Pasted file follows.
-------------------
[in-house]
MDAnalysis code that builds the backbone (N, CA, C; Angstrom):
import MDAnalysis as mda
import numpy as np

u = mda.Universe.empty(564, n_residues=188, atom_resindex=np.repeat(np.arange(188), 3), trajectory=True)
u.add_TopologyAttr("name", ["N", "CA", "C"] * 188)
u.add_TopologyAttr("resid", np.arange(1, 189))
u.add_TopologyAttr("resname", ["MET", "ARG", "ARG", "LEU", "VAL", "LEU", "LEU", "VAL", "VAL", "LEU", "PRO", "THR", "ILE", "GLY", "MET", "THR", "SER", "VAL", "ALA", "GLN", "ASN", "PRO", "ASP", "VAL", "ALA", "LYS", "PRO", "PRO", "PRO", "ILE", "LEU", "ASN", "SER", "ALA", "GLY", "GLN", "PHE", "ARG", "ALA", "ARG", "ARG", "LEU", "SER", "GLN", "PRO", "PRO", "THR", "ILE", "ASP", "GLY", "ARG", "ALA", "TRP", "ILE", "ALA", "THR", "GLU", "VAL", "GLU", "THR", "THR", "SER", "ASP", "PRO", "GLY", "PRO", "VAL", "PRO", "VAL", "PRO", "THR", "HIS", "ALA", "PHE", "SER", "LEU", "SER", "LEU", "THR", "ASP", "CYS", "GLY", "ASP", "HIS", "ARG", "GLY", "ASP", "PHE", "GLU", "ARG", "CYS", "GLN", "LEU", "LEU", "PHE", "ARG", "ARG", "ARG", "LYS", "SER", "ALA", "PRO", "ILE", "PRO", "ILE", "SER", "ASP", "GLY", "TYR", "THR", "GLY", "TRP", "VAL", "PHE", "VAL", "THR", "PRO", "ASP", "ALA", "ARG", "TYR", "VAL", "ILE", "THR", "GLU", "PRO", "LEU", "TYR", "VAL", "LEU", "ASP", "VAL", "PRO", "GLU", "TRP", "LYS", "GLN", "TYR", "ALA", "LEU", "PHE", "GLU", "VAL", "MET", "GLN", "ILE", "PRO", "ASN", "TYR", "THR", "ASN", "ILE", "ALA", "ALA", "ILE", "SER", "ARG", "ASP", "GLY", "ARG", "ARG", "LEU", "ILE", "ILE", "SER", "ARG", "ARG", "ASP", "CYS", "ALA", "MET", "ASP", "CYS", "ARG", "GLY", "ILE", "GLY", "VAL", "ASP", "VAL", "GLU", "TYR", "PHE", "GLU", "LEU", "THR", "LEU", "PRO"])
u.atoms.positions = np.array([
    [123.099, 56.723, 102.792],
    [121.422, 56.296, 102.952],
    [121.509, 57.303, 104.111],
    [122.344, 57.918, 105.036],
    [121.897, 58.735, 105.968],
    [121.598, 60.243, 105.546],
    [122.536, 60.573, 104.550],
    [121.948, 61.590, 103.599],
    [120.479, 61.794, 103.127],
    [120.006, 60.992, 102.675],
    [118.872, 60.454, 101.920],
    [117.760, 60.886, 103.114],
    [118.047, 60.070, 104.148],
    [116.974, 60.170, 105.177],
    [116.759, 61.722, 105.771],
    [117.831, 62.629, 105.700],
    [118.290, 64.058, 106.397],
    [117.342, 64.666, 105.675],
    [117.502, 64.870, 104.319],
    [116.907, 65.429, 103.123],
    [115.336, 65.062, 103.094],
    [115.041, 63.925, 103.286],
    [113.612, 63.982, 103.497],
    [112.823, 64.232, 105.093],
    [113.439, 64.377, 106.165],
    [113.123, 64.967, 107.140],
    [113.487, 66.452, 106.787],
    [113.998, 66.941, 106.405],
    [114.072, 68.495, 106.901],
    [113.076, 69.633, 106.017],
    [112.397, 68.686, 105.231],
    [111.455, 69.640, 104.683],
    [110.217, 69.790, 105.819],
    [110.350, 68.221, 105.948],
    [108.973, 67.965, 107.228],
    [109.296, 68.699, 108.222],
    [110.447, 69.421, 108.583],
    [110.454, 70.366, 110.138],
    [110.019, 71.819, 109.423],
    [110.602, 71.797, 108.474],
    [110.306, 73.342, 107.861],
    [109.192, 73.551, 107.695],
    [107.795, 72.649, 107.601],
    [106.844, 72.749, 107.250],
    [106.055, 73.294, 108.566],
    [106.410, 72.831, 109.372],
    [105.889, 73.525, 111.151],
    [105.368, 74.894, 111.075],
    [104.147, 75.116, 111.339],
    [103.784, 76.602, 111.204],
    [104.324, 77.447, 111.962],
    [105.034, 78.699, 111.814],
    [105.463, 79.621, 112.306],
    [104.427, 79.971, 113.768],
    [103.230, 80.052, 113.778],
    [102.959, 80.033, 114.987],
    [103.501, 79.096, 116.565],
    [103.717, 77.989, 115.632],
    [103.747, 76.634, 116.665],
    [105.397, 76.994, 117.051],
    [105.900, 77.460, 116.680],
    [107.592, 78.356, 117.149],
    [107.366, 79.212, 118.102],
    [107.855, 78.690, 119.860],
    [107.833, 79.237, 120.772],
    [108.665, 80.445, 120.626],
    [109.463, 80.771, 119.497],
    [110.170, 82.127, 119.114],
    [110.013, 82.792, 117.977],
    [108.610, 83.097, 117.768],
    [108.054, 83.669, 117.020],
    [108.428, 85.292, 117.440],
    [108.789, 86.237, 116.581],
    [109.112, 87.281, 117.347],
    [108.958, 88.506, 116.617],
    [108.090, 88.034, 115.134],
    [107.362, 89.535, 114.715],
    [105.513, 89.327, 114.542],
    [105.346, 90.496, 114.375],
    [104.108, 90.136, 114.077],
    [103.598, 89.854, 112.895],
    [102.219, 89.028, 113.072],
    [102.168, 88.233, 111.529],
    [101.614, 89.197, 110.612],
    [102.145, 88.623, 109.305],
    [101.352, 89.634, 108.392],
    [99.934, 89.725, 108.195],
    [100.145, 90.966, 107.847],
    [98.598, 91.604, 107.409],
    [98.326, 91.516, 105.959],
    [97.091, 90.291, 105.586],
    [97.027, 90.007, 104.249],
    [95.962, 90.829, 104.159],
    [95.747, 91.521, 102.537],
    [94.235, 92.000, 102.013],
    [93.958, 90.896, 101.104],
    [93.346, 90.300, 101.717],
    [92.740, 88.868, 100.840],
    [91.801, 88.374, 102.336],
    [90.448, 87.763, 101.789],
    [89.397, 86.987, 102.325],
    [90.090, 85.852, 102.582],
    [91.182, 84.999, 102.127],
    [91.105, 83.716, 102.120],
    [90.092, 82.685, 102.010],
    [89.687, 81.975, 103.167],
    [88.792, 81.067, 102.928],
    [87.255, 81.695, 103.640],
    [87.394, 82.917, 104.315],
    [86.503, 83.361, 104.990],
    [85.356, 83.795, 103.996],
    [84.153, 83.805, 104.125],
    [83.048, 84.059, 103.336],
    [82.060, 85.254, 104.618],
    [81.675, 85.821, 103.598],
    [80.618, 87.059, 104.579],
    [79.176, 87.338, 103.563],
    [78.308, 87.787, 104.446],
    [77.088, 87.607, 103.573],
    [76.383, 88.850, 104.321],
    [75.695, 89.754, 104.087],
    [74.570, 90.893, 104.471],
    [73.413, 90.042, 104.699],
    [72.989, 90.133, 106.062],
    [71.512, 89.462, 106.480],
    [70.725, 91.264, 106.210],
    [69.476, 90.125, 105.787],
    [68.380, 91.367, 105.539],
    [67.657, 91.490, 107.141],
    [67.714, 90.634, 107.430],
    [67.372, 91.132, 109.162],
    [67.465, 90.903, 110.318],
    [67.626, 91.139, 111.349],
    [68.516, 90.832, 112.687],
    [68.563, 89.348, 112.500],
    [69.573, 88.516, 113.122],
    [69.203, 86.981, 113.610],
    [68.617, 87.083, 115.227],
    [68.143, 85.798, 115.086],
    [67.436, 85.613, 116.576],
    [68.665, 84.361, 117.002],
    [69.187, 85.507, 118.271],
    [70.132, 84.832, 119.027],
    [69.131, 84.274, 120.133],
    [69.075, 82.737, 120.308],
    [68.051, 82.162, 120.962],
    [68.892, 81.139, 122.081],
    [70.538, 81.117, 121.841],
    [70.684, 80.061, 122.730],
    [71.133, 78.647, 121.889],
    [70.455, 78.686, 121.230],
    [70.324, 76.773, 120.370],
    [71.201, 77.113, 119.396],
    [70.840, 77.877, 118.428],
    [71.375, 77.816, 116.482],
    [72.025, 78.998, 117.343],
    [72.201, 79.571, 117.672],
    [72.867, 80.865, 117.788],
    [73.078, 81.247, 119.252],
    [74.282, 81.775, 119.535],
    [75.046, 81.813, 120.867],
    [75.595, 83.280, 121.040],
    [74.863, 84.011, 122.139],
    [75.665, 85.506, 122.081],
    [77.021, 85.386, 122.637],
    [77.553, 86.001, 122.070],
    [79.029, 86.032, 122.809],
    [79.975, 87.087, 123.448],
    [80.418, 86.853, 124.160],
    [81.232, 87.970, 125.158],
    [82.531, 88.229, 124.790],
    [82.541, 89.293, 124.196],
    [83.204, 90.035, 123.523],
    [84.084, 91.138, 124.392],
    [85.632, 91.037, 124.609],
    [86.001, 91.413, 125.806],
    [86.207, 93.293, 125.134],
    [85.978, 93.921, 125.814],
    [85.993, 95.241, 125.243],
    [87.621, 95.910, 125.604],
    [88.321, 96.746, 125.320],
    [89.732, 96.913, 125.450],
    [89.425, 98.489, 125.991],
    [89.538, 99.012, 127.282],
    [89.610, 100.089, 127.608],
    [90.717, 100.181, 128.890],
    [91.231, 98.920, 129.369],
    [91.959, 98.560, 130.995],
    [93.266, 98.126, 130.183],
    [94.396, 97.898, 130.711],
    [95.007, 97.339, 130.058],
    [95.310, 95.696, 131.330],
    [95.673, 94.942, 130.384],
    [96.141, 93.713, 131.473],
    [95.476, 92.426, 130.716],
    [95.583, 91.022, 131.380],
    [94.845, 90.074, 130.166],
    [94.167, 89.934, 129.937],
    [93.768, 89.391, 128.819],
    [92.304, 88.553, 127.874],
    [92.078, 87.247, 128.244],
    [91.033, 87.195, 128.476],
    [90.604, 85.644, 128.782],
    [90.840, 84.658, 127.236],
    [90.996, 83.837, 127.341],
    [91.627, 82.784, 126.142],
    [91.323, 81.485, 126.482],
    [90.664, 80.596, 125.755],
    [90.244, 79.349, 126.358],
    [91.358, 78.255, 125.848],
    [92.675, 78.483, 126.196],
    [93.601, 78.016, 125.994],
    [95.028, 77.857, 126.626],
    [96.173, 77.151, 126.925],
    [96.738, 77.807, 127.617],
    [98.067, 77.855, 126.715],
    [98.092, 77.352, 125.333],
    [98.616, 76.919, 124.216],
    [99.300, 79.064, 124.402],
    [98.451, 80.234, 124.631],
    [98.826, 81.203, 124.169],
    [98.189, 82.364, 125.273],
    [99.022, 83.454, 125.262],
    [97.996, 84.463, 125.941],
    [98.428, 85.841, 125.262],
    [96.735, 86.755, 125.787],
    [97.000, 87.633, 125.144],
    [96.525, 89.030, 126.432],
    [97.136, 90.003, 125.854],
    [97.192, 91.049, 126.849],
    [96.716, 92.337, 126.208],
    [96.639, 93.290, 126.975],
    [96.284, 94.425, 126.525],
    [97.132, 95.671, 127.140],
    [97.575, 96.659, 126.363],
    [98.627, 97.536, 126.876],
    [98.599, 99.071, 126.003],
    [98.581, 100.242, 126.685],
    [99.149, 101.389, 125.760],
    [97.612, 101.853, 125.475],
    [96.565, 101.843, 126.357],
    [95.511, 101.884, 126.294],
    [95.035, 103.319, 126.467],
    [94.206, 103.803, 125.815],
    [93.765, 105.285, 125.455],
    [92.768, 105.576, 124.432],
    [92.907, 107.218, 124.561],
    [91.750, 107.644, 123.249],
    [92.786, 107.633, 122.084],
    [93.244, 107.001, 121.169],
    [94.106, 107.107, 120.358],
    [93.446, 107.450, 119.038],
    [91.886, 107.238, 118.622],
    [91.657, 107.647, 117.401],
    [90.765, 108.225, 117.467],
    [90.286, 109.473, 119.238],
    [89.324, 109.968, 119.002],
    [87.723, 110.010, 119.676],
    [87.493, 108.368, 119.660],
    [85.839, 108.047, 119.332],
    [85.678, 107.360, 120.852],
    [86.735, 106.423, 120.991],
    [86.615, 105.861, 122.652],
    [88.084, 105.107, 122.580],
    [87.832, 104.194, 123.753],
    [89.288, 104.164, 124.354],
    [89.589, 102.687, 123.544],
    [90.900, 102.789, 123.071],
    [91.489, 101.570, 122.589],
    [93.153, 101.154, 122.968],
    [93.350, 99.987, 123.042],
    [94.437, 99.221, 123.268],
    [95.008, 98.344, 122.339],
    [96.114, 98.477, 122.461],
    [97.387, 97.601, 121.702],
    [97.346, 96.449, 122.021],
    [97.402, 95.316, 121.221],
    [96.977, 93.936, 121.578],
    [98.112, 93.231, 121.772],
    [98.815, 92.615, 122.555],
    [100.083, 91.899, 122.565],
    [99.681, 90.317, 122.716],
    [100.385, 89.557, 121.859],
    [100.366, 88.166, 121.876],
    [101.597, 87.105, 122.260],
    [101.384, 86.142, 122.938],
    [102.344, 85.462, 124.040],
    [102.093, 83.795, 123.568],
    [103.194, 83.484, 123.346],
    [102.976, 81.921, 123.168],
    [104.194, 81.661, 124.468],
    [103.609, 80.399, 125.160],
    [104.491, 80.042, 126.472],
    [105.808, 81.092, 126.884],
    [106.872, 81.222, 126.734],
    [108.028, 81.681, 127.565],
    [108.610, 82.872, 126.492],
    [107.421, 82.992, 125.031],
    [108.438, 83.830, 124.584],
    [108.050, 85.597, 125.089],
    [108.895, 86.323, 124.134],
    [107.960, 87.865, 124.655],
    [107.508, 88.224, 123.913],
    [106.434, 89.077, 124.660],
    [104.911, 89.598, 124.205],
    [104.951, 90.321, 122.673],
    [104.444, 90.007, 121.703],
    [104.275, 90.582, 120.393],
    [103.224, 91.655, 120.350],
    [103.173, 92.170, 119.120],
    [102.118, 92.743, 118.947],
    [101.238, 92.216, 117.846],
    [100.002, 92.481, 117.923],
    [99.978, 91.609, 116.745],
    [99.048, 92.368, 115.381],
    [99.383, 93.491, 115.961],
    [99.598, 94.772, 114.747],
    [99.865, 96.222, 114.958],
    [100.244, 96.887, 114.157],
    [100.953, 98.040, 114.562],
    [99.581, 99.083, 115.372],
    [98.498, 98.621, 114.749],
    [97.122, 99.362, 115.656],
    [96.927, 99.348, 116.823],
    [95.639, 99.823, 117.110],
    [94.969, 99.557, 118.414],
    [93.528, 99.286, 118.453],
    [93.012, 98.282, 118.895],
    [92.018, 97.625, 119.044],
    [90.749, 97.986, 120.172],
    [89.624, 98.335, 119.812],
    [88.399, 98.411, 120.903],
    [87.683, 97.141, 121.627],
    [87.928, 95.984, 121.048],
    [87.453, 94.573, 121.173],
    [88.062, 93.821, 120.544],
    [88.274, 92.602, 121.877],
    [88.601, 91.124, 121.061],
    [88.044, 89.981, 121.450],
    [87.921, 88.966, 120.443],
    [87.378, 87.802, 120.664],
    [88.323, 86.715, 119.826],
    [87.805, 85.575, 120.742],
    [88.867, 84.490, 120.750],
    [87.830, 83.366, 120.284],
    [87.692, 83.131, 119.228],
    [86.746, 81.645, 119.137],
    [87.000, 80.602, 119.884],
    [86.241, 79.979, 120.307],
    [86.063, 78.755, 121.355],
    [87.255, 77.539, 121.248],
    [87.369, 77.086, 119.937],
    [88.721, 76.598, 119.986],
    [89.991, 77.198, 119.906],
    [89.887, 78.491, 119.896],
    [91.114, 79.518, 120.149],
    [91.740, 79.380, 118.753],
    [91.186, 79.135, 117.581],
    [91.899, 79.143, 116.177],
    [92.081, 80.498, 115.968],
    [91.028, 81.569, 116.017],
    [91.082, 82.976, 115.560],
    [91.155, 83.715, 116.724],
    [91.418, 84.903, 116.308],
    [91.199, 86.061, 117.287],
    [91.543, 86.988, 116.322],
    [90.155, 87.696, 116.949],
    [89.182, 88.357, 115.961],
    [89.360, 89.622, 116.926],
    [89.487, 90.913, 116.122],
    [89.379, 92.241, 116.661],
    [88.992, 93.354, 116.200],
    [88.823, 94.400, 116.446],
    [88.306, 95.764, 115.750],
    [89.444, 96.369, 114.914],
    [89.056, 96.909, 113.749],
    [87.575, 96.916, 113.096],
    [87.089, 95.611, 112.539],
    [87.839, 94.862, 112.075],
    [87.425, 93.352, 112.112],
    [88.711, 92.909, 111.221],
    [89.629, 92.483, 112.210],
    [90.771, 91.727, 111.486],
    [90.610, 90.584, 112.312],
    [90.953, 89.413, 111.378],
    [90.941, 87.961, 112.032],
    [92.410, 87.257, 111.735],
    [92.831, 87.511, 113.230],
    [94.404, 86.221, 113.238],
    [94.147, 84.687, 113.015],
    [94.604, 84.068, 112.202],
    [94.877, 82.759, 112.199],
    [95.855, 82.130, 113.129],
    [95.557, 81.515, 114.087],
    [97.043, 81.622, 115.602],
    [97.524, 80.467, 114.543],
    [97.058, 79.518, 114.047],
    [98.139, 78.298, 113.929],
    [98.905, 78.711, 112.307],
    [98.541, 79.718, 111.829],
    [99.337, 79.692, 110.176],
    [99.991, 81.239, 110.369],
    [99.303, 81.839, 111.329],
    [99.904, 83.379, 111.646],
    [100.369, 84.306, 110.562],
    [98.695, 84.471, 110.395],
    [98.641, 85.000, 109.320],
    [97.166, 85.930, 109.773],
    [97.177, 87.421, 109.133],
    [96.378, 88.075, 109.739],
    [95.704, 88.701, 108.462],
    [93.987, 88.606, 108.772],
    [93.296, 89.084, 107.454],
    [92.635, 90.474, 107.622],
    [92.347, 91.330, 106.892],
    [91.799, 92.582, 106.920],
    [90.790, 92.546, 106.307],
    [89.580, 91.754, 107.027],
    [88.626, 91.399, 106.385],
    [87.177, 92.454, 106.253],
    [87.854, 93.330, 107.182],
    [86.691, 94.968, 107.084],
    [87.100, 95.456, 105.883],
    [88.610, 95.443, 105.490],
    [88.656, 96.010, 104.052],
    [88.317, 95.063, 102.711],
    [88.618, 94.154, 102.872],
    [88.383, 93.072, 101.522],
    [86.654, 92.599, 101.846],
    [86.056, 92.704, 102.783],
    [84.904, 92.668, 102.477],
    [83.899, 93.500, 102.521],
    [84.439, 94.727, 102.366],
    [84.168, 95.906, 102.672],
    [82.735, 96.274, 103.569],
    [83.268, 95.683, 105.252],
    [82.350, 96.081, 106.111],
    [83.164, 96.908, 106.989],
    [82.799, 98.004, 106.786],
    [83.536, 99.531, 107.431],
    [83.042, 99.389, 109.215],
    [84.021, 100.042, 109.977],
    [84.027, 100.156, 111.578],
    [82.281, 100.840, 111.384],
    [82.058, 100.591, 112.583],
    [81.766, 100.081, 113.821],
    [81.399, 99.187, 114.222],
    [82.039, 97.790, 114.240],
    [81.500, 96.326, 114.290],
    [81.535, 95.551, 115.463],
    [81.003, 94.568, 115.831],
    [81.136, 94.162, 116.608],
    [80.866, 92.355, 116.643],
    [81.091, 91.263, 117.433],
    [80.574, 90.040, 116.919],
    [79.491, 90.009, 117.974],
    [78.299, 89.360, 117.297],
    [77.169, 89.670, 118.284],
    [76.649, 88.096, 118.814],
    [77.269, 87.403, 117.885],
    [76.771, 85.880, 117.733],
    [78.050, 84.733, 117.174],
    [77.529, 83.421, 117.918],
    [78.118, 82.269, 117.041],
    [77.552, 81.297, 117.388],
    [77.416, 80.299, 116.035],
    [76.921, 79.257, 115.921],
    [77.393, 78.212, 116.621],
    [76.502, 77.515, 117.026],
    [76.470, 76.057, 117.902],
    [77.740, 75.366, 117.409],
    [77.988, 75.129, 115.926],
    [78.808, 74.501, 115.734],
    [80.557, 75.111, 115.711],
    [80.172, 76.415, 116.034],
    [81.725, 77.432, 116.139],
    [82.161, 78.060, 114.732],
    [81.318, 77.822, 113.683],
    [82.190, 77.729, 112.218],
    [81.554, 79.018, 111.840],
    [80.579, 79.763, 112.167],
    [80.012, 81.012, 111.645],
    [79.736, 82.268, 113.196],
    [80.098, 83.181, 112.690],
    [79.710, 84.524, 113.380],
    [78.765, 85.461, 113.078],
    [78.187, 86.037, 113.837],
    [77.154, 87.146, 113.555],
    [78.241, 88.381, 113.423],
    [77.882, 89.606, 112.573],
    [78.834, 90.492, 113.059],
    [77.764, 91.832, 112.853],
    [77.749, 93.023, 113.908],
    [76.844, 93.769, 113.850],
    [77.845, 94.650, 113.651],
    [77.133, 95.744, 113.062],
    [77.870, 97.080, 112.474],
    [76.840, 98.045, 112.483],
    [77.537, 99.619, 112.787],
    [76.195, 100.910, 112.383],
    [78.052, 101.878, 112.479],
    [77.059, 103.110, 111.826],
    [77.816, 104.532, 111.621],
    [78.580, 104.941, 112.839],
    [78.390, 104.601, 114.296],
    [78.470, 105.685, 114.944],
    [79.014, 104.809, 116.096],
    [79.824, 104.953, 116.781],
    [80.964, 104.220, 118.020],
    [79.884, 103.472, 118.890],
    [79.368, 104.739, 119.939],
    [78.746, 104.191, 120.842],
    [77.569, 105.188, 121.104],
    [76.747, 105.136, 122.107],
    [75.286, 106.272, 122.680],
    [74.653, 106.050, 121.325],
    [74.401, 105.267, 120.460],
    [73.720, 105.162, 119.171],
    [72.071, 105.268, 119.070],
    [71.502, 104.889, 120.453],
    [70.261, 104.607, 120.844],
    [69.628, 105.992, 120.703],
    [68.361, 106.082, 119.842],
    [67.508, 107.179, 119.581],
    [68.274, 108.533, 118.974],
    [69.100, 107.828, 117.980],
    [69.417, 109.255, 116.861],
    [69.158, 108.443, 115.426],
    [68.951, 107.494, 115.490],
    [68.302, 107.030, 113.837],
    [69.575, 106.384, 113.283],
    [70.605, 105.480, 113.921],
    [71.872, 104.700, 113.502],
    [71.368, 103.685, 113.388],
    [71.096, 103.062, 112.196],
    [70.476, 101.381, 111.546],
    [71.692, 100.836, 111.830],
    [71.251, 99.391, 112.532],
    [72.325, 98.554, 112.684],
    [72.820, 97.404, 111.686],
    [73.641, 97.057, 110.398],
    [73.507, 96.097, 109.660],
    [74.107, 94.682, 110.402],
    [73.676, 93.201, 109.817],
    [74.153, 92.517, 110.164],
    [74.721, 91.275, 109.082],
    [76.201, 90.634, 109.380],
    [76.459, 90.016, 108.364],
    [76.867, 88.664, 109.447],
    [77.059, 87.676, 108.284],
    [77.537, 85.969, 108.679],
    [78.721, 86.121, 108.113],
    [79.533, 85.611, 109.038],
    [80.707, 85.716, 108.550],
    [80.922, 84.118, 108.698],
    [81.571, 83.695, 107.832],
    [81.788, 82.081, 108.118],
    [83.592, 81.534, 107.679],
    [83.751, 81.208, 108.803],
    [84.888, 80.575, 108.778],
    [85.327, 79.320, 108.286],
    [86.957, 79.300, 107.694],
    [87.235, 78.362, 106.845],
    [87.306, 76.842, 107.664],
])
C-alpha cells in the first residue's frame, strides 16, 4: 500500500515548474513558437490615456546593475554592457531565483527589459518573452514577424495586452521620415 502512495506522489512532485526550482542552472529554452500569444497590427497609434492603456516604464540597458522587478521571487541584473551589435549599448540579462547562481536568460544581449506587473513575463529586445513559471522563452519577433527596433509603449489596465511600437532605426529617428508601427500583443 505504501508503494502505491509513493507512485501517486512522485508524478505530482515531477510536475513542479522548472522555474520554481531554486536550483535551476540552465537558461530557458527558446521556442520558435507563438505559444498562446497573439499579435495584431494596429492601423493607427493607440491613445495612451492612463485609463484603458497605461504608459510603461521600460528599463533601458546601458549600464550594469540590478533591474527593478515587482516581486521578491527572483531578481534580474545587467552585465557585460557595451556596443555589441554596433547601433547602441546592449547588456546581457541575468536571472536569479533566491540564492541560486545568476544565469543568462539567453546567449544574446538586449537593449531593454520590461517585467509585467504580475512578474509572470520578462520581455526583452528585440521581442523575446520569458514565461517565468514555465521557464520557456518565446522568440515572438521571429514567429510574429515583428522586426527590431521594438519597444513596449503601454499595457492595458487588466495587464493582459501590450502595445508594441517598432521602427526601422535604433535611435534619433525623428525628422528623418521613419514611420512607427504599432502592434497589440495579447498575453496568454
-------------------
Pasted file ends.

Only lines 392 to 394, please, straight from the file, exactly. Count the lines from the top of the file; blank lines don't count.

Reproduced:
    [90.771, 91.727, 111.486],
    [90.610, 90.584, 112.312],
    [90.953, 89.413, 111.378],